The article further stresses that, for the purposes of a proper investigation, administrative and criminal investigative work can often overlap. Therefore, it is of utmost importance to ensure coordination between all investigative bodies. In this context, the article … Read more
The EPPO Faces its First Important Test: A Brief Analysis of the Request for a Preliminary Ruling in G. K. and Others
The article analyses the first question referred to the Court of Justice of the European Union for a preliminary ruling in a case concerning the European Public Prosecutor’s Office (EPPO). It involves the interpretation of a key provision regarding the investigations of this new office, i.e. Art. 31 of Council Regulation EU 2017/1939. This provision governs investigative measures that need to be undertaken in a Member State other than the Member State of the handling European Delegated Prosecutor. In the case at issue, the Oberlandesgericht Wien, Austria is seeking clarification as to the extent of judicial review if it comes to cross-border investigations within this regime. The author argues that the case raises a number of key issues for the functioning of the EPPO regarding its structure and operation, not to mention the EPPO’s relevance in the creation of a common area of justice in the European Union.Read more
Yachts and Airplanes: What Procedures and Legal Theories Are Being Used to Forfeit Russian Assets in the United States?
For the past year – since the Russian invasion of Ukraine – there has been a great deal of interest in the seizure and forfeiture of the assets of the Russian oligarchs who have become subject to international economic sanctions. Different countries have taken different approaches: Some have merely been freezing the assets of sanctioned persons based on statutory authority to restrain their movement. Others have found ways to confiscate – or permanently take title to – these assets, invoking a variety of legal theories and instruments to do so.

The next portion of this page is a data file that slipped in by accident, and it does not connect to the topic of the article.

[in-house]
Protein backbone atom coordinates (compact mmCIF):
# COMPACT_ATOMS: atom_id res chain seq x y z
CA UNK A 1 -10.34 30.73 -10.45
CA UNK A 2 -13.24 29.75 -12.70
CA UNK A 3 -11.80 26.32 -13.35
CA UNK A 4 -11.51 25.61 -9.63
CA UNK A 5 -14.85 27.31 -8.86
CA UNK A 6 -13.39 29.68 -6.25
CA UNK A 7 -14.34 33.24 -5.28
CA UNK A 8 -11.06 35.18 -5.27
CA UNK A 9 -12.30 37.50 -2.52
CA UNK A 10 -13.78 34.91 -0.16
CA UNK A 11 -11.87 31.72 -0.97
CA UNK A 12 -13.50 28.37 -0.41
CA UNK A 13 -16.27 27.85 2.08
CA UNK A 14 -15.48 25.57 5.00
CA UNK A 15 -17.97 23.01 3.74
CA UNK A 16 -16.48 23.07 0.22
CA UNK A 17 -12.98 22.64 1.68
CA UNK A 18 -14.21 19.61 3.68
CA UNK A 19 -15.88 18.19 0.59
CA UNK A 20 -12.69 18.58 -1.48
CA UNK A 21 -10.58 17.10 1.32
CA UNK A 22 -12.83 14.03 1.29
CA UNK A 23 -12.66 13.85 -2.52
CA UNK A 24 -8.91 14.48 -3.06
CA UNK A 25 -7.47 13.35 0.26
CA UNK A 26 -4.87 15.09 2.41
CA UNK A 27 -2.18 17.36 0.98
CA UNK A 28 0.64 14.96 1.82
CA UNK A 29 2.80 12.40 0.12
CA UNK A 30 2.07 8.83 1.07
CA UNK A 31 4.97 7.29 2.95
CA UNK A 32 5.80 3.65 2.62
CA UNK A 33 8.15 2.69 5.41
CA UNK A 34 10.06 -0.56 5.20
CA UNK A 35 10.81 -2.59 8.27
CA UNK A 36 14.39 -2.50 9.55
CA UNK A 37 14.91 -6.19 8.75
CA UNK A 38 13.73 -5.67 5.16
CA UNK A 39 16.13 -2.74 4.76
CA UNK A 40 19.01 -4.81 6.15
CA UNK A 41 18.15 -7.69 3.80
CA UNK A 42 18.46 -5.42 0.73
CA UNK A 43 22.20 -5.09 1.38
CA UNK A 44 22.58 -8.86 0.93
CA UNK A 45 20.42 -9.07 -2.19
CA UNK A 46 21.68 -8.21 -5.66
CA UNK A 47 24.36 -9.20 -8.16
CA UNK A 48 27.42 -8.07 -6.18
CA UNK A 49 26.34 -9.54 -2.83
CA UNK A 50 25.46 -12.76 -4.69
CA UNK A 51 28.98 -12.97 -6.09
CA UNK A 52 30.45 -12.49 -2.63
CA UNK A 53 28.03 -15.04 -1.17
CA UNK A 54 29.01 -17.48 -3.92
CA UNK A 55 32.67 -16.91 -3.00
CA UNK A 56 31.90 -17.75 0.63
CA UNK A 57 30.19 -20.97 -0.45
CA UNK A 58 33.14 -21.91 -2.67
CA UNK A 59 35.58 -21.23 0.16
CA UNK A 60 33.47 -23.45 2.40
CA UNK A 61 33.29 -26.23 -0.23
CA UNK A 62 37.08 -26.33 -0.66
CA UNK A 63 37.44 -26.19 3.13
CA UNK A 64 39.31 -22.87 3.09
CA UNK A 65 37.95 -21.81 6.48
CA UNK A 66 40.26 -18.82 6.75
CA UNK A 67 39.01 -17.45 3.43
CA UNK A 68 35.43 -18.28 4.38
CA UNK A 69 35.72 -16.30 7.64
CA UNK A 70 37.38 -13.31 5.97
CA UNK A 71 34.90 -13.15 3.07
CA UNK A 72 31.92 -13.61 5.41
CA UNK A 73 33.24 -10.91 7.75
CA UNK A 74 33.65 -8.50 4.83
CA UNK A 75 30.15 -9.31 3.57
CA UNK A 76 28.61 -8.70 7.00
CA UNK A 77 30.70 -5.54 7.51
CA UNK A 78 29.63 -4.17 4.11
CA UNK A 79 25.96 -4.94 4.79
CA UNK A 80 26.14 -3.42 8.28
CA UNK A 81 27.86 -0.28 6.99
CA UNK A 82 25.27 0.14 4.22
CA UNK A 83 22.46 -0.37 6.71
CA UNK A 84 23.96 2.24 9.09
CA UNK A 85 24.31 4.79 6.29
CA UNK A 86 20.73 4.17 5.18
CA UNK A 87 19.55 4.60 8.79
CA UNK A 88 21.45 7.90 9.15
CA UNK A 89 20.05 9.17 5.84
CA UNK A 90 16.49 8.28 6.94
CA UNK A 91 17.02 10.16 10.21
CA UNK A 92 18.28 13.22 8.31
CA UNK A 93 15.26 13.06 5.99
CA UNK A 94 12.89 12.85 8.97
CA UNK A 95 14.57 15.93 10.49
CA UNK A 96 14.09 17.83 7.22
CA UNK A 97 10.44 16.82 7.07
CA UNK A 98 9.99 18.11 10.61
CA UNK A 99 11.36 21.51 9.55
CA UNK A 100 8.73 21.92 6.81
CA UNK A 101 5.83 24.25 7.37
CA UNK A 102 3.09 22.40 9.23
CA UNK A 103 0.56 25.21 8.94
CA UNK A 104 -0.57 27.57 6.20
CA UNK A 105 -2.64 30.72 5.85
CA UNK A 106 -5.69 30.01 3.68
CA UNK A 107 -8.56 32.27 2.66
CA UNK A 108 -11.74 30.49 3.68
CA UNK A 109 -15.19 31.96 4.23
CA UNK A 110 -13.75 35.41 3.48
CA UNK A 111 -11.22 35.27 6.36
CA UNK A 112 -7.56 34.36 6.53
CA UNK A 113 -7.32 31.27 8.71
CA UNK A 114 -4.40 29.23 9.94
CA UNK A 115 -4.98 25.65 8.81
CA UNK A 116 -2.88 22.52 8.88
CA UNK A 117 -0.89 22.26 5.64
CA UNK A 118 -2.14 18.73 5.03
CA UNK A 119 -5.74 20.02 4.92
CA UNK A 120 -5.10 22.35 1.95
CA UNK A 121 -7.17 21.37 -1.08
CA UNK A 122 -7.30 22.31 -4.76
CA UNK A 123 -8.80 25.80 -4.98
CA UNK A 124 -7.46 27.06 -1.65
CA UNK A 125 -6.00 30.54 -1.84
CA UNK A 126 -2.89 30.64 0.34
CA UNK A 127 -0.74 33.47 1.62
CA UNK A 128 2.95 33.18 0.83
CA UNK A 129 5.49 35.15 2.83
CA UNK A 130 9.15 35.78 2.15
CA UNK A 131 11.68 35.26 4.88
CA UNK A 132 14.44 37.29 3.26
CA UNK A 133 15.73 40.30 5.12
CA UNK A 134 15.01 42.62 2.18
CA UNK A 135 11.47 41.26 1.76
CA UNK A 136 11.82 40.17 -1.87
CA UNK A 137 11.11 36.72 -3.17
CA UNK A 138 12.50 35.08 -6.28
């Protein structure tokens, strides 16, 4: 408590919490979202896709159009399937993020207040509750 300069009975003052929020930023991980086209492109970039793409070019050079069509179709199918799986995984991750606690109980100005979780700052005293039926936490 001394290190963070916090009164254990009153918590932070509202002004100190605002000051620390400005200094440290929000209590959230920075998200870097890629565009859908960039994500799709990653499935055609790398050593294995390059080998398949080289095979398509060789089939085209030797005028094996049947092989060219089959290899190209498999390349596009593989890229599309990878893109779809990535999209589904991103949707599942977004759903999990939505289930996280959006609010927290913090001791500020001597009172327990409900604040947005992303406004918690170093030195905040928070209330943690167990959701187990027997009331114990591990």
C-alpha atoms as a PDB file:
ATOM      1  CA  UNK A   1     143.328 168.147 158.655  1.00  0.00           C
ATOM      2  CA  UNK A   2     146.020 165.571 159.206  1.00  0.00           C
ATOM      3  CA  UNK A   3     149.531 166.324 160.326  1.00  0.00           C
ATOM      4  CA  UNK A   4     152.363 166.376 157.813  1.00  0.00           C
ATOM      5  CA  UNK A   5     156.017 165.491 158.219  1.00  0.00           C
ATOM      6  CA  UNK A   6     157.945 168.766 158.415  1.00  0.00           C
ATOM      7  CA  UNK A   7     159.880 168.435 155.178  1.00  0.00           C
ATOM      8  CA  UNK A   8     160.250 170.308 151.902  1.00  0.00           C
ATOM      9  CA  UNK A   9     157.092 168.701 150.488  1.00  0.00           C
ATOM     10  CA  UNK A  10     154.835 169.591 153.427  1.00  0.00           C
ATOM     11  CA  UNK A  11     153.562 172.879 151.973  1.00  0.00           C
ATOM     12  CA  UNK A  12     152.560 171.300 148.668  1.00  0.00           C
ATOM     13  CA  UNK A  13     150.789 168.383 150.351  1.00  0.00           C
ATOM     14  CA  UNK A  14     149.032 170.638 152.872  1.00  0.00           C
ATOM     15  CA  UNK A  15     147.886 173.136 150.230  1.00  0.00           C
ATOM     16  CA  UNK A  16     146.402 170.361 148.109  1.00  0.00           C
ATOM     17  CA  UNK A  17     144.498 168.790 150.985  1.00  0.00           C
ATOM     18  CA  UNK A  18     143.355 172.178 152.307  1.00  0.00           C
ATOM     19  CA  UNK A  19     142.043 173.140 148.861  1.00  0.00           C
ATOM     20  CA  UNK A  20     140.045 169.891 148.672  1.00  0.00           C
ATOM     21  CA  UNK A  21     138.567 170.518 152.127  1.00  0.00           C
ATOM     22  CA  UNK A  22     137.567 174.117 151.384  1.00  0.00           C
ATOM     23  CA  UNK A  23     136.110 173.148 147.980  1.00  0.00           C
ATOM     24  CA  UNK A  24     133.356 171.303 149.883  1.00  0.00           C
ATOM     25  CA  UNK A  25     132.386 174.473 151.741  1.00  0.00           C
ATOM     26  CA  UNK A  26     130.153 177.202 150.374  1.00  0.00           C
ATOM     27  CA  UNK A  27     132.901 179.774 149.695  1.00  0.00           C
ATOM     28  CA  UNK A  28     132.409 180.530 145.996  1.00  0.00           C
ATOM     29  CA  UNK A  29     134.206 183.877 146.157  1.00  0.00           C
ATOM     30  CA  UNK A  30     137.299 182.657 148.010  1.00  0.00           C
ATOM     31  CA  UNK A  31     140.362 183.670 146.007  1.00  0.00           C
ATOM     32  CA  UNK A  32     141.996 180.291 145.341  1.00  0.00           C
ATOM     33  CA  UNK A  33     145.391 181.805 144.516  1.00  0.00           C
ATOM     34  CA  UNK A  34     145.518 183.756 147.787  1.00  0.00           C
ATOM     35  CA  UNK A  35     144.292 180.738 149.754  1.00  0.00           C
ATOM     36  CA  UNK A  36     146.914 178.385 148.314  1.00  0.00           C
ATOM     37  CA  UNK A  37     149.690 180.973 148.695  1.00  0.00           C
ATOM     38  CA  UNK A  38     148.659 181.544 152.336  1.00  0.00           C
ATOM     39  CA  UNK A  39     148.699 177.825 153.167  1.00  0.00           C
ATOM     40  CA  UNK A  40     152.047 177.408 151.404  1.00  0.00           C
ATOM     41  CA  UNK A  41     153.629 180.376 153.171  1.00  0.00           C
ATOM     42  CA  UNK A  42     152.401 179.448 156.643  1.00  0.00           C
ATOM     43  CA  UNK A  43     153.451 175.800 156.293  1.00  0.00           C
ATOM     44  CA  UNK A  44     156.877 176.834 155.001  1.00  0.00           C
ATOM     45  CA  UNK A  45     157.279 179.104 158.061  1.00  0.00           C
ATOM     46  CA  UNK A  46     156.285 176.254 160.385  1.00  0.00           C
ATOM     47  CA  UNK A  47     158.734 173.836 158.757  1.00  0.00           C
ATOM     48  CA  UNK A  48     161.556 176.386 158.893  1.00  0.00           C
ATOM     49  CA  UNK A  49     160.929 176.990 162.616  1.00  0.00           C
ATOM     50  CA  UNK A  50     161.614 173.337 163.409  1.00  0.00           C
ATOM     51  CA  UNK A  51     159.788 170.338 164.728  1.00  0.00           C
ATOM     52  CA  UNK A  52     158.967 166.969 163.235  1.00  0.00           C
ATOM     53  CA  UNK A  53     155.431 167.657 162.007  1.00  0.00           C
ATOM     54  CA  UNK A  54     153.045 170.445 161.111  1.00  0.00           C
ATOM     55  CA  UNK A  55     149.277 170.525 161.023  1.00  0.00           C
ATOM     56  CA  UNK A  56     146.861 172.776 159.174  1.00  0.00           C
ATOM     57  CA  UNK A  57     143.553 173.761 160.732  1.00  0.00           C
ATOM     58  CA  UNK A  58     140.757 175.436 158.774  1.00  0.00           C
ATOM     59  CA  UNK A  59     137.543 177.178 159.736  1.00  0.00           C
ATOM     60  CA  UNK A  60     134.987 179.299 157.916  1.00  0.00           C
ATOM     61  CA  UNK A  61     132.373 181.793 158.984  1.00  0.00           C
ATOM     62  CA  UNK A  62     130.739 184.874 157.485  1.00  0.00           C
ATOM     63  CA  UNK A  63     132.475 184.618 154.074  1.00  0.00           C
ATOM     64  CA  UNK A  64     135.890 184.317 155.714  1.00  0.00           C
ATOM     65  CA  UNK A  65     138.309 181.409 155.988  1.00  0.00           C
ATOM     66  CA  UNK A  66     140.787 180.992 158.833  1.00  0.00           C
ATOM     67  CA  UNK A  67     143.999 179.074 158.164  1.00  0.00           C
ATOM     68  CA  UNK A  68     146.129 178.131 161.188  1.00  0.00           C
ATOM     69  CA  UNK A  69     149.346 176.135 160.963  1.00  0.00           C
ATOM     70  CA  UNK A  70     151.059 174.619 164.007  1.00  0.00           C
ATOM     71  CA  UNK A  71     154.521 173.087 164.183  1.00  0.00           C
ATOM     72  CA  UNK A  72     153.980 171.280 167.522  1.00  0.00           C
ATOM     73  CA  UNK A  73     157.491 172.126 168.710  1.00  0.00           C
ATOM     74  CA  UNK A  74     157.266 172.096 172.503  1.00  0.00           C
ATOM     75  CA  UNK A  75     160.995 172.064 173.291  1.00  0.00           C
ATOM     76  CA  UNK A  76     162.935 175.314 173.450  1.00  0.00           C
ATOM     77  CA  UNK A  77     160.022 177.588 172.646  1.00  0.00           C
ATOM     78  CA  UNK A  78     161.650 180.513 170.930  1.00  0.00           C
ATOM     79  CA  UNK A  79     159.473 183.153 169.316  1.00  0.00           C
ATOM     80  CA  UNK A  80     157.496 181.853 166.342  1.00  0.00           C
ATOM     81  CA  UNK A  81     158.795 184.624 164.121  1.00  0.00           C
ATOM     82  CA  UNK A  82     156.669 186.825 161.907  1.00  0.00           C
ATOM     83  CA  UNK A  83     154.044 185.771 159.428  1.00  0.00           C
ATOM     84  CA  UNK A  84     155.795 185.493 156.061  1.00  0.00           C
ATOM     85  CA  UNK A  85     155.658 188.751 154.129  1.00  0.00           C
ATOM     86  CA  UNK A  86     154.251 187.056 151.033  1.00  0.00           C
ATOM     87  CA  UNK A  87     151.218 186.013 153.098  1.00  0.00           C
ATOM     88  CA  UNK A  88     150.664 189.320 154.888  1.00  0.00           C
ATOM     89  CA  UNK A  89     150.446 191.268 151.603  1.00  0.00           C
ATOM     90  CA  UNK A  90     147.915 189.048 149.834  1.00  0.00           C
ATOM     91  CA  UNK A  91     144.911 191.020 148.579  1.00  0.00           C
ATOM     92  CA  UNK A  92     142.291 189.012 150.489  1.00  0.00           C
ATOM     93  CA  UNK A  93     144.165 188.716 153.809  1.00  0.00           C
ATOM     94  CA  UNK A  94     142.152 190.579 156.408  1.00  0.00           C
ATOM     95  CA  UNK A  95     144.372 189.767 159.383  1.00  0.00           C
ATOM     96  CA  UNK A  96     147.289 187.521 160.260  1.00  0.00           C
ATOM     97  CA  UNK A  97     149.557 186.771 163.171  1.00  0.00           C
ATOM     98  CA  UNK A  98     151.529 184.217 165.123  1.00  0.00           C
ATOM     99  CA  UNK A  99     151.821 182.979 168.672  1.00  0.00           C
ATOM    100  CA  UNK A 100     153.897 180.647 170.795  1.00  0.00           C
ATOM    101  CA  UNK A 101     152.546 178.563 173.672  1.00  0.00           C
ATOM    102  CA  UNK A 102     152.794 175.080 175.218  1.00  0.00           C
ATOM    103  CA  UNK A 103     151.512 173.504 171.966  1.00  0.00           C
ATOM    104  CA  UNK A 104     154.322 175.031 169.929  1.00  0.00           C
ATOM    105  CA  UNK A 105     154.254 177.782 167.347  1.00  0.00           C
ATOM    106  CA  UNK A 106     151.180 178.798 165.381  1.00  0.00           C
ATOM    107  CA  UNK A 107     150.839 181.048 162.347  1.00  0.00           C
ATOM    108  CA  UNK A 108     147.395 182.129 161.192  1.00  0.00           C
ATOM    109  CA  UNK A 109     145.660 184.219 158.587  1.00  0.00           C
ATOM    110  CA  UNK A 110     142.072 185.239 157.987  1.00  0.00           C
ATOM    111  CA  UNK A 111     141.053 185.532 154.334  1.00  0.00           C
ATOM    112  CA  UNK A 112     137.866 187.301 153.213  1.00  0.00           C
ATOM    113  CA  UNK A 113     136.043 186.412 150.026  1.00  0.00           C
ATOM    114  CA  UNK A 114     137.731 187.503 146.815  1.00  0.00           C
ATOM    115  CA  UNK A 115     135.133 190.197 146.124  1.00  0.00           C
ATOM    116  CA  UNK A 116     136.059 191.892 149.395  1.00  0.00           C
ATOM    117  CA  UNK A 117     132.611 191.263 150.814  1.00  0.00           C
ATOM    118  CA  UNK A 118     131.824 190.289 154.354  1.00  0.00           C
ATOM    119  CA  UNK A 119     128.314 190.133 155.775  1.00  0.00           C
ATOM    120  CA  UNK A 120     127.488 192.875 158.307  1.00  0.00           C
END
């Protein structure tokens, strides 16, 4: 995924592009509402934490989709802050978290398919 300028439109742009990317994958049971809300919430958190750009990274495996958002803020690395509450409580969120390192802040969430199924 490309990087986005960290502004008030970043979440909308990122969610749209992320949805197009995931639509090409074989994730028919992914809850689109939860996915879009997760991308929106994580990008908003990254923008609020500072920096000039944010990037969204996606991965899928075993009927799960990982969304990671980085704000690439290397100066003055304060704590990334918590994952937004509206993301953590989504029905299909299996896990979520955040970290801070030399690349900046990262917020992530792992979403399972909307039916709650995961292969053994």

In the United States, the approach has been to obtain a seizure warrant based on probable cause to believe that a yacht, airplane, or other asset of a sanctioned Russian individual or entity is subject to forfeiture because of its nexus to a criminal offence; then to seek the assistance of the courts in the jurisdiction where the asset is located … Read more
The Conflict of Competence between the European Public Prosecutor’s Office and Spanish Prosecutors – Lessons Learned
The rules on the exercise of competence by the European Public Prosecutor’s Office have been discussed by several authors. It has been put forward that the way in which material competence is regulated is highly complex; as is the division of competences between the European Public Prosecutor’s Office and national authorities. In addition to jeopardising legal certainty, this poses a major challenge to the practical application of the law. Such challenges recently came to light in a case of positive conflict of competence involving the Spanish Prosecutor’s Office and the European Public Prosecutor’s Office. This article recapitulates the case and argues that while the conflict has been temporarily resolved, the parties’ statements indicate that its roots go deeper than flawed EU regulation, testing the limits of the principle of the primacy of EU law.Read more